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Stomachaches in Kids Linked to Anxiety, Depression Later On
Aug 12, 2013
Children with medically unexplained functional abdominal pain (FAP) are vulnerable to developing anxiety disorder or depression in adolescence and young adulthood, even if the pain resolves, new research shows.
“Chronic or recurrent pain should be addressed by a multidisciplinary health team that can evaluate the physical, emotional/mental, and interpersonal aspects of pain in order to develop a treatment plan that addresses all the factors that contribute to pain,” study investigator Lynn S. Walker, PhD, from the Division of Adolescent and Young Adult Health, Monroe Carell Jr Children’s Hospital at Vanderbilt University in Nashville, Tennessee, toldMedscape Medical News.
The study was published online August 12 in Pediatrics.
“Prior research showed that pediatric patients with FAP had higher rates of anxiety than peers without FAP; this is the first study to follow FAP patients and schoolchildren without FAP into adolescence and young adulthood (average age, 20 years at follow-up) and show that the FAP patients continued to have significantly higher rates of anxiety than their peers,” Dr. Walker said.
The study involved 332 children with FAP and 147 control children without FAP. Among the 332 children with FAP, abdominal pain persisted from childhood into adolescence and young adulthood in 133 (40.1%).
By the time of follow-up in adolescence and young adulthood, half (51%) of those with a childhood history of FAP had met criteria for an anxiety disorder during their lifetime, and approximately one third (30%) met criteria for a current anxiety disorder.
In contrast, only one fifth (20%) of those without childhood FAP met criteria for an anxiety disorder during their lifetime, and only 12% met criteria for current anxiety disorder at follow-up, the researchers say.
Controlling for sex and age, the odds ratio was 4.9 (95% confidence interval [CI], 2.83 – 7.43) for lifetime anxiety disorder and 3.57 (95% CI, 2.00 – 6.36) for current anxiety disorder at follow-up for children with FAP vs control children (both P < .001).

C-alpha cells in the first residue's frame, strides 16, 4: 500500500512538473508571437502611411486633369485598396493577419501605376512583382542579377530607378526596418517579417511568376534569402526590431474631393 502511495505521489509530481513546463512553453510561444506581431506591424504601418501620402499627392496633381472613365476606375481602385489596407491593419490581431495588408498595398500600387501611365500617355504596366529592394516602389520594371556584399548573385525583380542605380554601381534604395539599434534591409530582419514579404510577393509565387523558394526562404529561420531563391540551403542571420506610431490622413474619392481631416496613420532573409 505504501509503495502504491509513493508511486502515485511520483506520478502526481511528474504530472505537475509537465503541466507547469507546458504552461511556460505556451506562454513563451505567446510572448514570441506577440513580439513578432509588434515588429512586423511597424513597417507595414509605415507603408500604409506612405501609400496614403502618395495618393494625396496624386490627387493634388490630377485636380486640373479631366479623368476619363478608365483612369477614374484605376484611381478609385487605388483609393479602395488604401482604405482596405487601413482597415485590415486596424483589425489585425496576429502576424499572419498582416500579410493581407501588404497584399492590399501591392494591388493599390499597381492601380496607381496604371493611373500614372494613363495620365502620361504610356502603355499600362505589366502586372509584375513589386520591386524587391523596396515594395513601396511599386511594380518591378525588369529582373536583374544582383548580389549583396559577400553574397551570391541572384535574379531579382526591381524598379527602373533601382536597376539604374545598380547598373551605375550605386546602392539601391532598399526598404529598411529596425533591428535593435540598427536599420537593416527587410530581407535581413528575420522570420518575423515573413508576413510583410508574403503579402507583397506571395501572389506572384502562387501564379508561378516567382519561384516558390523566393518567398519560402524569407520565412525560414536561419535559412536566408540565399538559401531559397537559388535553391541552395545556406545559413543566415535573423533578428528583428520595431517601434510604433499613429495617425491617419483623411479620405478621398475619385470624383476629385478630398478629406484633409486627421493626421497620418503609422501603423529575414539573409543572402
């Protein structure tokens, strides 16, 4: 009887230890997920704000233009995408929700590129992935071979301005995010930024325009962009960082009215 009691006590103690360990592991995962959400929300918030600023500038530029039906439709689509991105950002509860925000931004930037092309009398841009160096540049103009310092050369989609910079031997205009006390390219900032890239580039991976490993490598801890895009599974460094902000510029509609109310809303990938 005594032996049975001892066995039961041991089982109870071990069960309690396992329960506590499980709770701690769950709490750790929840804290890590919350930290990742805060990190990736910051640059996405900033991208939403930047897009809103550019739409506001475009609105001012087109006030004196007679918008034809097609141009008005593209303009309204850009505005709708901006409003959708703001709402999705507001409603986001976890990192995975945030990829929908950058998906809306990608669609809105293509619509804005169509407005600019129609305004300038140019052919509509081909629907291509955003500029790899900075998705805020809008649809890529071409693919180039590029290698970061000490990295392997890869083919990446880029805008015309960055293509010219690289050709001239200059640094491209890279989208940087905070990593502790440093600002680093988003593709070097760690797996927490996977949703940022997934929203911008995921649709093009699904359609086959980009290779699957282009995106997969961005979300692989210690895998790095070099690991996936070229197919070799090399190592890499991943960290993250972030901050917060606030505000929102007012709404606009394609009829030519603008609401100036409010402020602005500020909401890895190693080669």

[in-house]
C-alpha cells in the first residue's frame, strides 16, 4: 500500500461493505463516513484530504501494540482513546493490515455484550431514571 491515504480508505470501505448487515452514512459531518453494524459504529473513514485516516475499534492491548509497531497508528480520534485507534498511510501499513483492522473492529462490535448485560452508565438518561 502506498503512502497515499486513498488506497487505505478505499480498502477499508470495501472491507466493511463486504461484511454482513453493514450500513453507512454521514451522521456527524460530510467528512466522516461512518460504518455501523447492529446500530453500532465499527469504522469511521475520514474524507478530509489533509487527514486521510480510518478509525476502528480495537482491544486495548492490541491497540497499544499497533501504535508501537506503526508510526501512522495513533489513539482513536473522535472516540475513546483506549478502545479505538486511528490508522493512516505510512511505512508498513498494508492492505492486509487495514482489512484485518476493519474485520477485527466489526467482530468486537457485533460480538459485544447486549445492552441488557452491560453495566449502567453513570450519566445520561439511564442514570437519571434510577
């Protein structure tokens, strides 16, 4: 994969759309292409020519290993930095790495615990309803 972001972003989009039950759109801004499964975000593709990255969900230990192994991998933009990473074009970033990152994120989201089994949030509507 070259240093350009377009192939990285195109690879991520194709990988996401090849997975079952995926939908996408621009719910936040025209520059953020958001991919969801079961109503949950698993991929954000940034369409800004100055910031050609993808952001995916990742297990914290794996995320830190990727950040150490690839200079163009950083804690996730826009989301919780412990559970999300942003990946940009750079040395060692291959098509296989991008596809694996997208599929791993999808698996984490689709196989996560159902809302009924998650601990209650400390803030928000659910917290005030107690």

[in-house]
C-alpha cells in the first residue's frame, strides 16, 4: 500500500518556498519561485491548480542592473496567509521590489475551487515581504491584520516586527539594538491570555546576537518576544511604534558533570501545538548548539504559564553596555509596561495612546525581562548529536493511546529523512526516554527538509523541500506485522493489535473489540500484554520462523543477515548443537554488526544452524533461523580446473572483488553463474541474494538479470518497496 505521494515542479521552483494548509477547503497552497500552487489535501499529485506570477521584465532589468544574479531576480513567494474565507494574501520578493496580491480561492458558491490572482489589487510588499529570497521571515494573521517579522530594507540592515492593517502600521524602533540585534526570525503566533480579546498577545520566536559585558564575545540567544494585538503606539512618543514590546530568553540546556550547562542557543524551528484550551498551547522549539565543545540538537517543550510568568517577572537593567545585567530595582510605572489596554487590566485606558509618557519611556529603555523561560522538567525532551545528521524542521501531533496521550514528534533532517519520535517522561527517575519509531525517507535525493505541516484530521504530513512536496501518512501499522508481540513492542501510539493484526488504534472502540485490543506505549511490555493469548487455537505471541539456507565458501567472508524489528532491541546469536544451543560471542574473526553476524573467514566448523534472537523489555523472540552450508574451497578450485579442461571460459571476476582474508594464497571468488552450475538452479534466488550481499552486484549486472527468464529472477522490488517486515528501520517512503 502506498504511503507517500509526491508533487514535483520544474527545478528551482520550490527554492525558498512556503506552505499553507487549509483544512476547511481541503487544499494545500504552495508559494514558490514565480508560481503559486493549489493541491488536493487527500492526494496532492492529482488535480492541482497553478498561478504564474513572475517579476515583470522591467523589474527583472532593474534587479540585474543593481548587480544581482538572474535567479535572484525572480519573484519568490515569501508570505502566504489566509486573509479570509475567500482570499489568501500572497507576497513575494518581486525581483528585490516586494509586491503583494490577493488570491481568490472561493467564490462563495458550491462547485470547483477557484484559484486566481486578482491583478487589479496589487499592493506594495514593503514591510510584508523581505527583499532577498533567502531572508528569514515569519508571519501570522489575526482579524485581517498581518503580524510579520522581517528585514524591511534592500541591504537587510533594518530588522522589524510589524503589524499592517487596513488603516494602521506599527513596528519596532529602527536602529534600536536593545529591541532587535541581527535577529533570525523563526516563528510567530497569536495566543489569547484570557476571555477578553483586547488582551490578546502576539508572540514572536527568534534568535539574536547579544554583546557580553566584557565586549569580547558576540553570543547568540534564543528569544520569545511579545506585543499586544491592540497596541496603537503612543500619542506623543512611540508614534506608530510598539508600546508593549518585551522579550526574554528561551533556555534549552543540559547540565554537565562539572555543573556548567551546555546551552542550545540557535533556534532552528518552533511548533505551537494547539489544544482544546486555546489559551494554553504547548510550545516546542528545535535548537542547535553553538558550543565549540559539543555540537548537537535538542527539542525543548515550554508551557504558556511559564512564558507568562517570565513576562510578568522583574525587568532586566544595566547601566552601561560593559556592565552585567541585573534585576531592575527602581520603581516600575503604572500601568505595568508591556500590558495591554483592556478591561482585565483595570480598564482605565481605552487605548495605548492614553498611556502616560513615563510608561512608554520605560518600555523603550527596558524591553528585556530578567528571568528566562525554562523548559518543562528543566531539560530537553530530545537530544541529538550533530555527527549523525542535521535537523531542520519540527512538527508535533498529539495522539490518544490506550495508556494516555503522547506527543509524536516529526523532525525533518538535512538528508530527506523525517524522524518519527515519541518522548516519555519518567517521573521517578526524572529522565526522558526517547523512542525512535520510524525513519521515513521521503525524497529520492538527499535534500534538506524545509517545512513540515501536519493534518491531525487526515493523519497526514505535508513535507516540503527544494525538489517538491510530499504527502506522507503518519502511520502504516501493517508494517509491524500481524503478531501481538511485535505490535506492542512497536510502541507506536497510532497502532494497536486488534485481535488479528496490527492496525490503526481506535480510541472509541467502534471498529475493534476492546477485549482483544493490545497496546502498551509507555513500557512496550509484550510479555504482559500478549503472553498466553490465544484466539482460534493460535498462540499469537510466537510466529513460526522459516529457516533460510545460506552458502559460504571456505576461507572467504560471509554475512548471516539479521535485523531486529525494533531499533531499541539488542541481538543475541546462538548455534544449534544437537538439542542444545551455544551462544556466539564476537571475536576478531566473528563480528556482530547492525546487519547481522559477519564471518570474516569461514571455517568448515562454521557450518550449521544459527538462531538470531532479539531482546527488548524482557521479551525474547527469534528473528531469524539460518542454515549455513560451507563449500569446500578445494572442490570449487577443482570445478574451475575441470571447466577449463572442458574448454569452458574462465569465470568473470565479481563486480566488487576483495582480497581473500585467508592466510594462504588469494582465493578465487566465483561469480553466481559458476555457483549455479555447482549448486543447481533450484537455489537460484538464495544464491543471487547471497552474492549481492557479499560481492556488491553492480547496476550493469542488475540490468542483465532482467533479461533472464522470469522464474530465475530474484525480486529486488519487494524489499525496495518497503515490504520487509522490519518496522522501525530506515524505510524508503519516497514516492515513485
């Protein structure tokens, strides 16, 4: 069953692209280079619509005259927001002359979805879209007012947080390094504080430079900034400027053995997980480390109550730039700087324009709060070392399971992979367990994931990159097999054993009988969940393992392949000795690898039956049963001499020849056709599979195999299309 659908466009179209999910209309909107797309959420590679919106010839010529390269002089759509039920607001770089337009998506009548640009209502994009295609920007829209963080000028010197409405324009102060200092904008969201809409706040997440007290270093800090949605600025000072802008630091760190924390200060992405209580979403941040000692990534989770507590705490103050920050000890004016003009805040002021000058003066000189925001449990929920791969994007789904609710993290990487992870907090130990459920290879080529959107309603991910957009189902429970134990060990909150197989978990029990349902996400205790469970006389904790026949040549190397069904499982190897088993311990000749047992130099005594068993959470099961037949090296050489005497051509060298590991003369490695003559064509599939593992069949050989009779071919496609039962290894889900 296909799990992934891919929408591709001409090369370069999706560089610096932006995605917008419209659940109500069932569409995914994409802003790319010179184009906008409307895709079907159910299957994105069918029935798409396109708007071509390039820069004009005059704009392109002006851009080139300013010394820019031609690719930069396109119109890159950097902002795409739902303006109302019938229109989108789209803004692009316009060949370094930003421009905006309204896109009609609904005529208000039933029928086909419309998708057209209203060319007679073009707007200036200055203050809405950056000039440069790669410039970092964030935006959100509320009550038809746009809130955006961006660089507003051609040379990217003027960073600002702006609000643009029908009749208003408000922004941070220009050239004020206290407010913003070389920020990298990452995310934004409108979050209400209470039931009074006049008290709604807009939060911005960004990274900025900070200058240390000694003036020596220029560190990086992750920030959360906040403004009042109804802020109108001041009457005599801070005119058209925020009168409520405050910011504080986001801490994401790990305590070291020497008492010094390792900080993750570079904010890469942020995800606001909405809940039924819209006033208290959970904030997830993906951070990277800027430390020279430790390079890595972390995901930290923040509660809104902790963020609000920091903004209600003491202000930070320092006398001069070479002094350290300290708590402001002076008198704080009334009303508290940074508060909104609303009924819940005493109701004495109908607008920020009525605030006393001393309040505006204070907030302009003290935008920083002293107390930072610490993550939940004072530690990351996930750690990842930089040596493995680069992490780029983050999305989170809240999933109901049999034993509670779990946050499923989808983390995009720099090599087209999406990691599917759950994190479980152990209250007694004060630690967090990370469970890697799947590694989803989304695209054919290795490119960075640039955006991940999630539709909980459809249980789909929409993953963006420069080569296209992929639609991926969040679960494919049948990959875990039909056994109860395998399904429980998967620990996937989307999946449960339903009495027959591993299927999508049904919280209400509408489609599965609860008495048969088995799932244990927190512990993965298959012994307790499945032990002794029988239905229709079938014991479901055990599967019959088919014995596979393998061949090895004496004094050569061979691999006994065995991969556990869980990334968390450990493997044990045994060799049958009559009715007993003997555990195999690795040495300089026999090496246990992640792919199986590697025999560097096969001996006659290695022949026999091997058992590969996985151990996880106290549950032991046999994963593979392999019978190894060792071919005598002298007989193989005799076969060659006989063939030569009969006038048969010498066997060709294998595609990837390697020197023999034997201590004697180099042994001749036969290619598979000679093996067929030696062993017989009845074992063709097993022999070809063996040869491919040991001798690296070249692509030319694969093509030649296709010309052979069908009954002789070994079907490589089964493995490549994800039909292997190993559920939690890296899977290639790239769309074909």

“When they were interviewed as adolescents and young adults, the FAP group continued to have high rates of anxiety disorders, even if they no longer had FAP,” said Dr. Walker.
“The risk for anxiety disorder in adolescence/young adulthood was 5 times greater than in controls for FAP patients who continued to have abdominal pain; the risk was 2.7 times greater than in controls for FAP patients who no longer had abdominal pain. Thus, even the FAP patients whose pain resolved continued to have a significantly higher risk for anxiety disorders than their peers as they became adults,” she added.
The most common anxiety disorder in the FAP group was social anxiety, with roughly one quarter (26%) meeting criteria for social anxiety disorder during their lifetime.
The lifetime risk for depressive disorder was also significantly higher in the FAP group than the control group (40% vs 16%), with an odds ratio 2.62 times greater for the FAP group. The risk for current depressive disorder at age 20 years was low and did not differ significantly between the groups.
A Vicious Cycle
Anxiety that is related to the pain, or even anxiety related to other things in the child’s life, can exacerbate the pain and lead to increased suffering and disability, Dr. Walker noted.
“Anxiety has features that lead to a vicious cycle of pain and disability. Children who are anxious tend to be hypervigilant to threat — they may notice even a mild sensation, focus attention on it, worry about it.
“They tend to be cautious — they may want to stay home rather than risk having a stomachache at school, at the mall, at a ball game. As they discontinue activities and isolate themselves socially, they have more time to focus on the pain and worry about it. As they fall behind their peers, they have additional things to worry about, in a vicious cycle,” she said.
“We need research to determine if early treatment of anxiety in children with FAP will alleviate their abdominal pain and reduce the risk for anxiety and abdominal pain later in life,” Dr. Walker said.
This is an “interesting study from a group with access to good longitudinal data for these patients,” Rona L. Levy, PhD, director of the Behavioral Medicine Research Group at University of Washington in Seattle, who was not involved in the study, told Medscape Medical News.
However, she cautioned readers to “be careful not to misinterpret this correlational study as causal. In other words, it is not showing FAP causes long-term anxiety but rather that tendencies toward anxiety, or whatever causes anxiety, likely contributes to FAP.”
The study was funded by the National Institutes of Health. The authors and Dr. Levy report no relevant financial relationships.
Pediatrics. Published online August 12, 2013. Abstract